Overhangs and Bridging
Overhangs and Bridging are two of the hardest things to accomplish in desktop 3D printers based on the FFDM process, and the Overhang Print Test, 40mm Cube with holes, and Stepped Pyramid Bridging Test are all designed to test these parameters to the max. This is where the printer will really prove its worth or show to be just another mediocre desktop printer.
Up first is the Stepped Pyramid Bridging Test, which is designed to test the printer's bridging capabilities over various length spans. This is a really good test and shows just how well the printer handles thin bridging, the hardest bridging to achieve.
Second, we will test the printer's ability to handle concave overhangs using the 40mm Cube with Holes model. This model is based on a 40mm cube that has had spheres cut out of its side with 9 holes punched through each parabola.
Finally, we will test the printer's ability to tackle overhangs of varying degree using the Overhang Print Test models. These models are designed to test the printer's ability to print overhangs from 12 degrees to 45 degrees with a total of 10 different overhangs.
The Stepped Pyramid Bridging Test shows some very good results when it comes to bridging. The longest bridge is 50mm, while the shortest is only 9mm. While the 50mm span showed some sagging, it all but disappeared around the 25mm bridge, and was clear the rest of the way up. Bridging is something that is very finicky, and this could be improved if the user were to spend some time fine tuning the bridging parameters in Slic3r.
Up next is the 40mm Cube with Holes. This object is one of my favorite to print and show off to students and spectators at outreach events as they are usually mind blown by its complexity. Here you can see that the cube is very square and the concaves look like you took a perfect ice-cream scoop out of each face. I do not have a photo of it, but the cube measured in at 40.02mm, which is consistent with the accuracy we saw on the 5mm Stepped Cube print.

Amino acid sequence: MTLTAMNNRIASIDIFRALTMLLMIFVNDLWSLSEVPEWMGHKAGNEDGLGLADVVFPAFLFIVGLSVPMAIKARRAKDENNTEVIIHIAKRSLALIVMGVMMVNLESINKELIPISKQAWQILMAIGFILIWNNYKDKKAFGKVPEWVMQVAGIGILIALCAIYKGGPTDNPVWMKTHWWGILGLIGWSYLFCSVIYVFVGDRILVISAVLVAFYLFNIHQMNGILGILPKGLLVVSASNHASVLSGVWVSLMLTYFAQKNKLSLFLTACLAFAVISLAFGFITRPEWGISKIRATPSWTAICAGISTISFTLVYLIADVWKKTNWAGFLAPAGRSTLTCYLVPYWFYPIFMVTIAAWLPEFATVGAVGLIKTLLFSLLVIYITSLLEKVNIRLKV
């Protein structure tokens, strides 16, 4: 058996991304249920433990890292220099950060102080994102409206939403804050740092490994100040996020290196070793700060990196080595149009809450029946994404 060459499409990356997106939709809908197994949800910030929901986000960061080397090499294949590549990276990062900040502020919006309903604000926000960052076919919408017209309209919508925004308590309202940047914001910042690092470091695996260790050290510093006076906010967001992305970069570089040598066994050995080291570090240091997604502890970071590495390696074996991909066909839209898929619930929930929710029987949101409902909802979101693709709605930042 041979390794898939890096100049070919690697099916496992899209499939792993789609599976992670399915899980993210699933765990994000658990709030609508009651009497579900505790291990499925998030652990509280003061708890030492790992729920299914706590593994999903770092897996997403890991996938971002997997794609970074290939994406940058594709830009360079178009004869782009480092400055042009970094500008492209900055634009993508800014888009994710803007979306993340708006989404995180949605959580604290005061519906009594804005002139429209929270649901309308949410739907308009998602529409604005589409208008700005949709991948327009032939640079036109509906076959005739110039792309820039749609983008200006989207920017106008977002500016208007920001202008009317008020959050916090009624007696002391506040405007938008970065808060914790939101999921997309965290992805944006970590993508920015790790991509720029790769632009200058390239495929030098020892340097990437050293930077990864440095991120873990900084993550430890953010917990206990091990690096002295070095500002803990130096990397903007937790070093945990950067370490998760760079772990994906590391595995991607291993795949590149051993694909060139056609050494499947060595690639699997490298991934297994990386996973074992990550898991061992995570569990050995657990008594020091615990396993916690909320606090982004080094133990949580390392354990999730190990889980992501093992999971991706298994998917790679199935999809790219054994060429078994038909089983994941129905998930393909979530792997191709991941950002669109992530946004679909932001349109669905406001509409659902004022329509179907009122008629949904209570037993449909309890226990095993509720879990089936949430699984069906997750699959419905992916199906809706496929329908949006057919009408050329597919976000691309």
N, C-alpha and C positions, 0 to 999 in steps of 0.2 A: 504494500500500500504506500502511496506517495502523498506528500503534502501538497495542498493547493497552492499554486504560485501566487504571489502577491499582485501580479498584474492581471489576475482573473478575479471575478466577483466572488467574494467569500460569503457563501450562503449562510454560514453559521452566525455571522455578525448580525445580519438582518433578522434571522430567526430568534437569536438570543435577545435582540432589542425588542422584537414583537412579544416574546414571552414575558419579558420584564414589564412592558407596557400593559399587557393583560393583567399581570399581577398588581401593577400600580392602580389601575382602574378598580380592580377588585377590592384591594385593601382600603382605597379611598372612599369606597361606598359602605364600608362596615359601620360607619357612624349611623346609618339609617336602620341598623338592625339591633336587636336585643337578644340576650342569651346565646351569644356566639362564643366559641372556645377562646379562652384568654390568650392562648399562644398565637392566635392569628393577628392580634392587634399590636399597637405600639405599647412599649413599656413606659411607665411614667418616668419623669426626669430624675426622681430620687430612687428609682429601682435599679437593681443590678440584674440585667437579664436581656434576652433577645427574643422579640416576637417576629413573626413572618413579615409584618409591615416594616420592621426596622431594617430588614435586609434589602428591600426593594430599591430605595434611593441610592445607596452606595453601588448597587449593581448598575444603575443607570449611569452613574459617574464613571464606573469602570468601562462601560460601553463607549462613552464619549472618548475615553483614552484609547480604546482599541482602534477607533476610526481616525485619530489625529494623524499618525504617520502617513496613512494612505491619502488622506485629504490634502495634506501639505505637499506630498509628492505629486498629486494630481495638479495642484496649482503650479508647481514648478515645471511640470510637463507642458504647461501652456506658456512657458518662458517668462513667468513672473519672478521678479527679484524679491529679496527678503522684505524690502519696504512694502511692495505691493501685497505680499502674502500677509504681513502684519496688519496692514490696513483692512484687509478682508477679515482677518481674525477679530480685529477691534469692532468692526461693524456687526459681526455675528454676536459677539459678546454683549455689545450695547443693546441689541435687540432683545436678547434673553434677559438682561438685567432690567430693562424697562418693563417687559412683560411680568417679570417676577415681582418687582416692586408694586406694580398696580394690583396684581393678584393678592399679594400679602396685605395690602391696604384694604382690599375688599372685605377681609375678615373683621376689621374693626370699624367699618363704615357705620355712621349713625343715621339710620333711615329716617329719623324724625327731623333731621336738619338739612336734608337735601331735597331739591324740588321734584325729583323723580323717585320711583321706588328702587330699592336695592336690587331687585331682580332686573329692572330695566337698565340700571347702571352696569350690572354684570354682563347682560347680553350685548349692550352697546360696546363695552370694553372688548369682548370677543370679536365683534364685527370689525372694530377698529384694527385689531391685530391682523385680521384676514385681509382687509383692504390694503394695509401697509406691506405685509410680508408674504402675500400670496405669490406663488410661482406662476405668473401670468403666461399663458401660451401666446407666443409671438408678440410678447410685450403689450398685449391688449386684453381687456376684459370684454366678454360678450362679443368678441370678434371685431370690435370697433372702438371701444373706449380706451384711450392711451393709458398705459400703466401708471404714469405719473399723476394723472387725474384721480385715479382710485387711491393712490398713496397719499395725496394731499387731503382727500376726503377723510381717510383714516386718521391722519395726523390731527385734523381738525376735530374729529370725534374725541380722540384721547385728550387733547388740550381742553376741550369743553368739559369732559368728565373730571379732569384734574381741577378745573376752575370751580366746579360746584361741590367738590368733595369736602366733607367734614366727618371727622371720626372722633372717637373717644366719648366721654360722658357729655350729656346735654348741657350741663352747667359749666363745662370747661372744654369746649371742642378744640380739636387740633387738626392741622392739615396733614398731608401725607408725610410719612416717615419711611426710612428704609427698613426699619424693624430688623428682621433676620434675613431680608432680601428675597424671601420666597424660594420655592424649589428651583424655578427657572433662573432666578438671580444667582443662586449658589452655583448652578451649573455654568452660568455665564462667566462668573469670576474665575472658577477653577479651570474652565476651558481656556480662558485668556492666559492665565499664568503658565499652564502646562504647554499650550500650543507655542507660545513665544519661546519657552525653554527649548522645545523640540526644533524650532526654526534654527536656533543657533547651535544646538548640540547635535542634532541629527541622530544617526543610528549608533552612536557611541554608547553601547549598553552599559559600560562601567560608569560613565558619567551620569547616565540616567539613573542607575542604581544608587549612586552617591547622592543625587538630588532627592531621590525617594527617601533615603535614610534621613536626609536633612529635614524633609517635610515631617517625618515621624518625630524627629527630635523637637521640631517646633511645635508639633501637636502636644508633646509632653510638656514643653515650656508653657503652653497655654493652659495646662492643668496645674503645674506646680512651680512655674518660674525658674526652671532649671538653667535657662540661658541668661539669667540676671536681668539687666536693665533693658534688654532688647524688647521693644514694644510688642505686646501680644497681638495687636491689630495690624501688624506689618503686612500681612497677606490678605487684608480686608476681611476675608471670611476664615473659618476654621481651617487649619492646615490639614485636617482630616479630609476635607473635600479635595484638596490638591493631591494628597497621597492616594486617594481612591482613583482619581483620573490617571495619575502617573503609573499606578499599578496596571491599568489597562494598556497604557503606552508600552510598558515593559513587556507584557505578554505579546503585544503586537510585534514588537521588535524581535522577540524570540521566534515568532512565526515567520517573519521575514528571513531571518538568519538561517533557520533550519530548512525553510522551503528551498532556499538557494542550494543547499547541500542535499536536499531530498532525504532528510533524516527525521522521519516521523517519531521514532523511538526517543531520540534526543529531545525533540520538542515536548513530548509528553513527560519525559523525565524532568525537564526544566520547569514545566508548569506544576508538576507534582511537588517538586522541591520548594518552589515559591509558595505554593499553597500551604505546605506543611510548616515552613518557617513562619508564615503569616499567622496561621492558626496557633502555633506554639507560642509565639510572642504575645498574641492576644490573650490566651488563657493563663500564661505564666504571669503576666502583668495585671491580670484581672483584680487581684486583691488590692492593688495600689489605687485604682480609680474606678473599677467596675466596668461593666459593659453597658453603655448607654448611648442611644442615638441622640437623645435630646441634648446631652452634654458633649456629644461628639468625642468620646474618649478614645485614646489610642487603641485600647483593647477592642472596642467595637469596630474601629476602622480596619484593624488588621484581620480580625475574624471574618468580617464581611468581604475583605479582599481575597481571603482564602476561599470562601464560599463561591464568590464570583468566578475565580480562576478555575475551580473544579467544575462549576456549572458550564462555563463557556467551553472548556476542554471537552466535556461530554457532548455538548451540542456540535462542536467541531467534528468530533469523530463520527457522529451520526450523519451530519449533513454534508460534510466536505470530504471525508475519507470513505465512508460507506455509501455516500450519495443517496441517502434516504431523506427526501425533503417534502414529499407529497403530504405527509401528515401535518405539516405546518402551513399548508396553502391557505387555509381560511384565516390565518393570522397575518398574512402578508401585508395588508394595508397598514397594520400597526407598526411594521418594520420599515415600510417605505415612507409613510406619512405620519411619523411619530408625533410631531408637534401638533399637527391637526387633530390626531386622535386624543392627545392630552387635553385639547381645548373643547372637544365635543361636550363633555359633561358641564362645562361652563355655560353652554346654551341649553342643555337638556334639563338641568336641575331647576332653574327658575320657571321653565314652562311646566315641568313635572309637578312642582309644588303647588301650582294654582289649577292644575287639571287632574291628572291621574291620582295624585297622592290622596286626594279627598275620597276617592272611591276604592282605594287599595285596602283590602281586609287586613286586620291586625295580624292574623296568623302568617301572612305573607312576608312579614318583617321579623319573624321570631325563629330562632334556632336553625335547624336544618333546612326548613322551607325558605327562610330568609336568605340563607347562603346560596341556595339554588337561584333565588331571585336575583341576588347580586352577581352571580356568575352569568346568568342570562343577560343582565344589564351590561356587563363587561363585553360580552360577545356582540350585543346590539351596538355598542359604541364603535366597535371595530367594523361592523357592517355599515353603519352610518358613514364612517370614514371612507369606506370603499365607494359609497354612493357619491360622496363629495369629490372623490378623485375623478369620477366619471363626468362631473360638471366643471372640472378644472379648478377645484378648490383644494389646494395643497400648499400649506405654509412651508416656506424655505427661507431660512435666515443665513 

For the most part, the holes are uniform and round as can be when you consider that they are formed by leaving voids in the layer being printed. There is some layer splitting about halfway up the cube, but I attribute this to a temporary drop in the extruder temperature. There is layer banding present in this print as well, and I think it may be a flaw in the model slicing as it is not present in other prints you will see in this review.
Now we come to the first of two of the Overhang Print Test models. This particular model varies the overhang from 15-degrees to 45-degrees in 5-degree increments. The Ord Bot Hadron appears to handle overhangs up to 25 degrees quite well, with curling beginning to form at the 20-degree and 10-degree levels when unsupported. On the right-hand side, we see that the supported overhangs actually pass the test with flying colors.
Here is another angle that better illustrates the curling that begins to occur at the 25-degree mark. Also note that the supported side remains flat, but you are able to see some minor lifting of the supports that begins around the 15-degree mark. This was likely due to a hot-spot on the heated bed as PLA actually sticks less to glass the hotter it gets.
Taking a look from the bottom, we can see that the layers were uniform, but the higher overhangs simply stretched them out too thin without enough overlapping to properly prevent curling.
Moving on to the smaller Overhang Print Test model, we can see that the 18-degree level did not curl for some reason, but the 15-degree and 12-degree overhangs were just too thin to resist curling. Just like the larger test, the supported overhangs fared well.
Another angle showing the curling of the 15-degree and 12-degree levels.
From the bottom, we once again see uniform layer thickness, but the longer overhangs curl from a lack of sufficient overlapping of layers.